This part is true: It’s September 11, 1973. The democratically-elected president of Chile is committing suicide with an AK-47. * With the backing of elements of the United States government, ** Augusto Pinochet is seizing power, ready to transform Chile into a quasi-fascist state and assassinate, execute, and torture with impunity across South America.
This part might be true: It’s September 11, 1973. Roberto Bolaño, poet, author, and all around leftist, has returned to Chile to “help build the revolution.” But Chile has fallen to a right wing coup d’etat, and Bolaño, like so many leftists, is arrested.
“I would like to have been a homicide detective, much more than being a writer,” Bolaño told an interviewer. “I am absolutely sure of that.” And Bolaño’s characters, who are often poets and writers and leftist dreamers, are nearly always set against implacable, violent mysteries: the secret of the murder/poet Carlos Weider in Distant Star, the search for the founder of an avant-garde poetry movement in the 1920s in the Savage Detectives, the string of murders in a thinly veiled Juarez in 2666.
Bolaño died in 2003 and never saw his masterpiece, 2666, finished or published. He probably wouldn’t have expected to see a collection of unpolished and unfinished work--found as files on his computer--published as The Secret of Evil. But published they were--and translated, too. It came out in English this year, and its constituent stories are clearly unfinished. Still, despite the its rawness, the brilliance is still there. The themes are still the same.
Poetry is dangerous; that’s the message. Art is potent. Bolaño isn’t often overtly political in his writing, but still, there’s the currents of violence and idealism that run through his work mean that his life--so affected by the Chilean coup and the revolutionary and counter-revolutionary movements (the “desperate, generous, mad, courageous, despicable Latin Americans were destroying, rebuilding, and redestroying reality, in a final bid that was doomed to failure.”) in which South America found herself caught in the late 20th century--is inextricably linked to his writing.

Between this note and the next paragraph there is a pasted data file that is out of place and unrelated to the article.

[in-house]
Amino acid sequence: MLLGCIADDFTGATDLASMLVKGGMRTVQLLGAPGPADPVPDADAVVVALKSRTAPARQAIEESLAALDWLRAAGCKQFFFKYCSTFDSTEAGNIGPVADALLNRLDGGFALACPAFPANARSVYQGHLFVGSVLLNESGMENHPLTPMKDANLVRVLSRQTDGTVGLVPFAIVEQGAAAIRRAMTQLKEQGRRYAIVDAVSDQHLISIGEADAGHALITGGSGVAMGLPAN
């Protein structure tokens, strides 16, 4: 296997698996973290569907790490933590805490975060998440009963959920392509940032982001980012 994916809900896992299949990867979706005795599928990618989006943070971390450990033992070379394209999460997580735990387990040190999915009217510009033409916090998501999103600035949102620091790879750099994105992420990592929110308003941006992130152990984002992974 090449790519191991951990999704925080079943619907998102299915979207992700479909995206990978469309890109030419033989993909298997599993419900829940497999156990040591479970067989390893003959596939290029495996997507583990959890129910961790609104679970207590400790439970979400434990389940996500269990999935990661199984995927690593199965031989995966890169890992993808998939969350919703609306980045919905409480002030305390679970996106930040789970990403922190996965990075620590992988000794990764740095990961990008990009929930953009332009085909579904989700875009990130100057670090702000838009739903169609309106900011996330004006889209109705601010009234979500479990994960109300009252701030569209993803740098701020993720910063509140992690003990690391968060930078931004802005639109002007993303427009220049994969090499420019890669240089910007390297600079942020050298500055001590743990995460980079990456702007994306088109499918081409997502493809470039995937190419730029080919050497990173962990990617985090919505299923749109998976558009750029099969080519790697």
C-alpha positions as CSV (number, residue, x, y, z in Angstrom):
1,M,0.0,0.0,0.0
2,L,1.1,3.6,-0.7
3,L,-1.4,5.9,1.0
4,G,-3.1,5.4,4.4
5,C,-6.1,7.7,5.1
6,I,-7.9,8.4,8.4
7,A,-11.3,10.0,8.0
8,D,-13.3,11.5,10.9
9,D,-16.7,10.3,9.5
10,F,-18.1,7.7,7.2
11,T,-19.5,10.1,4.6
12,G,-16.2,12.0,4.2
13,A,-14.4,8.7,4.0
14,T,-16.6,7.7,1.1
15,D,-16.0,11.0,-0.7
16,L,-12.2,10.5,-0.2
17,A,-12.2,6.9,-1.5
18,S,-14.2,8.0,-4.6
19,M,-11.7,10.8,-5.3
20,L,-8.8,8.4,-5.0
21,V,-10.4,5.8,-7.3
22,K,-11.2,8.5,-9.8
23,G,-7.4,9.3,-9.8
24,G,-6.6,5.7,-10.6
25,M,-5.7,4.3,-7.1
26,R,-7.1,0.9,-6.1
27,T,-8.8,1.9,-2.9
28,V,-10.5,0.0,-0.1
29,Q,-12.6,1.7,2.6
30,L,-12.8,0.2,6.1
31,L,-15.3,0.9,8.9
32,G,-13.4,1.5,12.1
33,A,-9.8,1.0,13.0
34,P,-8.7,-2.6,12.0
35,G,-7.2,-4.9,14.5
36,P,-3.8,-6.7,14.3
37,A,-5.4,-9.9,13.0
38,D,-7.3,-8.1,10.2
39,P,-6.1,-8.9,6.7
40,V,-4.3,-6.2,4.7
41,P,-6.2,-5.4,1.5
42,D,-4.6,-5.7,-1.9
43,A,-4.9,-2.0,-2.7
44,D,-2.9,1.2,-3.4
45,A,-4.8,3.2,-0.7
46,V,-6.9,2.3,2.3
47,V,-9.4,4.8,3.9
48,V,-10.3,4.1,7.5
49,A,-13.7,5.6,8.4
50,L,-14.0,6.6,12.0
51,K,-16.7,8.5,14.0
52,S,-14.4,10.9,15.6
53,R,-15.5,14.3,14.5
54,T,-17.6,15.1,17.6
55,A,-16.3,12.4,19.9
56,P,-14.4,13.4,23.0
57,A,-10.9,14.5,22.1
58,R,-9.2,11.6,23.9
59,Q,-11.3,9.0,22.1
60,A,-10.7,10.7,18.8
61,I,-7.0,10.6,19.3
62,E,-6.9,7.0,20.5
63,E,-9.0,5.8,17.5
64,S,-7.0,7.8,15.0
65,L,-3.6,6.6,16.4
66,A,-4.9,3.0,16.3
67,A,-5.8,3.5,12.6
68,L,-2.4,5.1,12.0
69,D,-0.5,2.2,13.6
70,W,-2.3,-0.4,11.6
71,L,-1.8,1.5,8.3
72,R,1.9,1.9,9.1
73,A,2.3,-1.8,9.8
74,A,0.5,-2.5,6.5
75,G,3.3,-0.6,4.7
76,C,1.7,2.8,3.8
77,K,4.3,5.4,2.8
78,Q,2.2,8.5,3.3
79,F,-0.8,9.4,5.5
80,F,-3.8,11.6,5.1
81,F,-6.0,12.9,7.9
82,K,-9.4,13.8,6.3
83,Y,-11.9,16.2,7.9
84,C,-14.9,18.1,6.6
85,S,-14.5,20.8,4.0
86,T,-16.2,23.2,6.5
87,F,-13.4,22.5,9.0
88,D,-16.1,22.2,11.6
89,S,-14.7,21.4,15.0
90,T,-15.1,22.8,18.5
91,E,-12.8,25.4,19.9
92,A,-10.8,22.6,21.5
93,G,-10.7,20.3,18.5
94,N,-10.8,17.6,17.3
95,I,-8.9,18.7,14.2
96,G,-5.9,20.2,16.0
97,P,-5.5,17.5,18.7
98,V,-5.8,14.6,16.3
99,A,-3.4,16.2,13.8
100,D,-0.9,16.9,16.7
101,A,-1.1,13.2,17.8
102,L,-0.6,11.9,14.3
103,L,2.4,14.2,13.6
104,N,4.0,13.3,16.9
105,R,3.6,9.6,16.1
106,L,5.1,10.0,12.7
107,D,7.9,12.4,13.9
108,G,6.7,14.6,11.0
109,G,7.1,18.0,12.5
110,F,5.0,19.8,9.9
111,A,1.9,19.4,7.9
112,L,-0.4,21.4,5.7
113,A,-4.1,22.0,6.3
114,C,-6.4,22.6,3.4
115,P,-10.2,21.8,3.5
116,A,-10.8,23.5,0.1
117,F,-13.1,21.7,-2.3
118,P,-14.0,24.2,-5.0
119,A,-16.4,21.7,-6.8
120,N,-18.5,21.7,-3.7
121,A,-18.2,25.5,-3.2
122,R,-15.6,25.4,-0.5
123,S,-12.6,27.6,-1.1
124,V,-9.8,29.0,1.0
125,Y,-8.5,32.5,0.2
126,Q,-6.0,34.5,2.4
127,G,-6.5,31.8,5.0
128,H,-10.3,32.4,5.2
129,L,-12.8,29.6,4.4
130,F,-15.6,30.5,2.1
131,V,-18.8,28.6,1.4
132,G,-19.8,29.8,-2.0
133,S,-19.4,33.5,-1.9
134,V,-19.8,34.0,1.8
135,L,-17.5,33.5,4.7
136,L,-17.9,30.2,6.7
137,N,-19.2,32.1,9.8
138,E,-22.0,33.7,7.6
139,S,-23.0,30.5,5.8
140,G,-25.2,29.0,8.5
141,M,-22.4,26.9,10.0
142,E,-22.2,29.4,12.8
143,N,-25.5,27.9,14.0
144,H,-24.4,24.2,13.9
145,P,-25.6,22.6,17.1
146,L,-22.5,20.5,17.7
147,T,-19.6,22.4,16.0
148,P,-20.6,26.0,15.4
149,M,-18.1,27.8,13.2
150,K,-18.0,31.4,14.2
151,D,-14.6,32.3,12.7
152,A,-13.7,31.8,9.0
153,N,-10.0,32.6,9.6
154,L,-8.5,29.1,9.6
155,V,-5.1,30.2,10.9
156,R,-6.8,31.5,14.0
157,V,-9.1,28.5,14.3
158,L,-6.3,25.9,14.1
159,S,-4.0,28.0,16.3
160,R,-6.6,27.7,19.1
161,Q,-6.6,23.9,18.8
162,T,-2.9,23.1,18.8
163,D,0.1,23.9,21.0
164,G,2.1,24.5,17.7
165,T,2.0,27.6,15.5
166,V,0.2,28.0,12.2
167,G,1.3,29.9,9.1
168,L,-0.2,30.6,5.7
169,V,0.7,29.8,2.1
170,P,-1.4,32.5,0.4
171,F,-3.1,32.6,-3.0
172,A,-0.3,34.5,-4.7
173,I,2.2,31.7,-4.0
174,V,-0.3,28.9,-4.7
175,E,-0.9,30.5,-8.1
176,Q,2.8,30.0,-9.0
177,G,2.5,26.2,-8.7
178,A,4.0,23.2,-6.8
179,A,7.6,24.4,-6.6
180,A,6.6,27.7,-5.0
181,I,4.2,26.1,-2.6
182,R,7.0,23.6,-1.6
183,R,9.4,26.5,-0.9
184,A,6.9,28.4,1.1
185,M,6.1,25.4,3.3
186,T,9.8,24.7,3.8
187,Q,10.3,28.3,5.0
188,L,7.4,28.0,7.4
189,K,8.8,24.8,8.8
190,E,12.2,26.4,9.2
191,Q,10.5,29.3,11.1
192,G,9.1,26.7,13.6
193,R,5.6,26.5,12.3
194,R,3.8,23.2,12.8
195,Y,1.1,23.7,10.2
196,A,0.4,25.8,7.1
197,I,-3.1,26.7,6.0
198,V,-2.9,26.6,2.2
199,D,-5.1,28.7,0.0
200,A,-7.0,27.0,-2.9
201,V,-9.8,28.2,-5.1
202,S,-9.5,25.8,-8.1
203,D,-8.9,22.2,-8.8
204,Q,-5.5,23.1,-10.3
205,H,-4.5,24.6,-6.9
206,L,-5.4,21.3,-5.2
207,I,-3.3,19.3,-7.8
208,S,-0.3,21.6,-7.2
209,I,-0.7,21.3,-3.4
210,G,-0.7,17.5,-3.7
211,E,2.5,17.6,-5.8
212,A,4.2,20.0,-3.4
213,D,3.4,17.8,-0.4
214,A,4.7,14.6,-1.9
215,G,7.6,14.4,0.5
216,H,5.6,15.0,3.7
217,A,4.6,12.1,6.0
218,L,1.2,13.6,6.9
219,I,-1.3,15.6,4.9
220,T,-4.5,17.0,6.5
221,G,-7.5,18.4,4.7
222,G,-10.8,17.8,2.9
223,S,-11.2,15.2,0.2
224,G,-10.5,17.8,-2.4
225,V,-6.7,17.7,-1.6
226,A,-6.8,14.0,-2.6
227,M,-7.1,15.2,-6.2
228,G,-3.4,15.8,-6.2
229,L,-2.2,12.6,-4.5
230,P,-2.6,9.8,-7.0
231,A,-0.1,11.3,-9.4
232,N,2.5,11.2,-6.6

The backdrops of his work are always the same: violence, just out of reach. It’s the monster that chases the characters but that you almost never see on screen. And then you do. The fourth book of 2666, Daniel Zalewski writes in the New Yorker, “offers a sickeningly comprehensive account of the killings, written in the frigid tone of a forensic report. This litany is interspliced with accounts of corrupt police officials, one of whom jokes, ‘Women are like laws, they were made to be violated.’ More than three hundred pages long, it may be the grimmest sequence in contemporary fiction.” I read that part in the coldest part of January. It didn’t matter how high I turned the heat up; I was still cold.
That violence, while often (as in 2666) detached, seemingly, from any concrete source, is a clarion call for a better world. Bolaño’s life--a vagabond poet and writer, a leftist thinker and intellectual, a literary strongman--may have been deeply scarred by the violence of Chile, but his writing remains a revolt against violence and against those who would condone it. The Secret of Evil--and, indeed, all of Bolaño’s work--is a reminder that all of us, perhaps writers most of all, are dangerous. Our ideas can take hold and spread, and nothing, not even death, can stop them--as long as someone is listening.
NB: I am indebted to essayist and poet Kazim Ali for the title of this diary.
* Famously, Fidel Castro told a crowd that President Allende went out in a blaze of glory, wrapped in a Chilean flag, firing his AK-47--a gift from Castro--into the hordes of oncoming soldiers
** See Christopher Hitchens’s fantastic book, The Trial of Henry Kissinger, for documentation of this claim. Hitchens lays out a convincing argument that the Kissinger-led U.S. action in Chile constitutes a war crime. This all was written before Hitchens became something of a neoconservative himself, cheering on the post-9/11 U.S. adventure in the Middle East.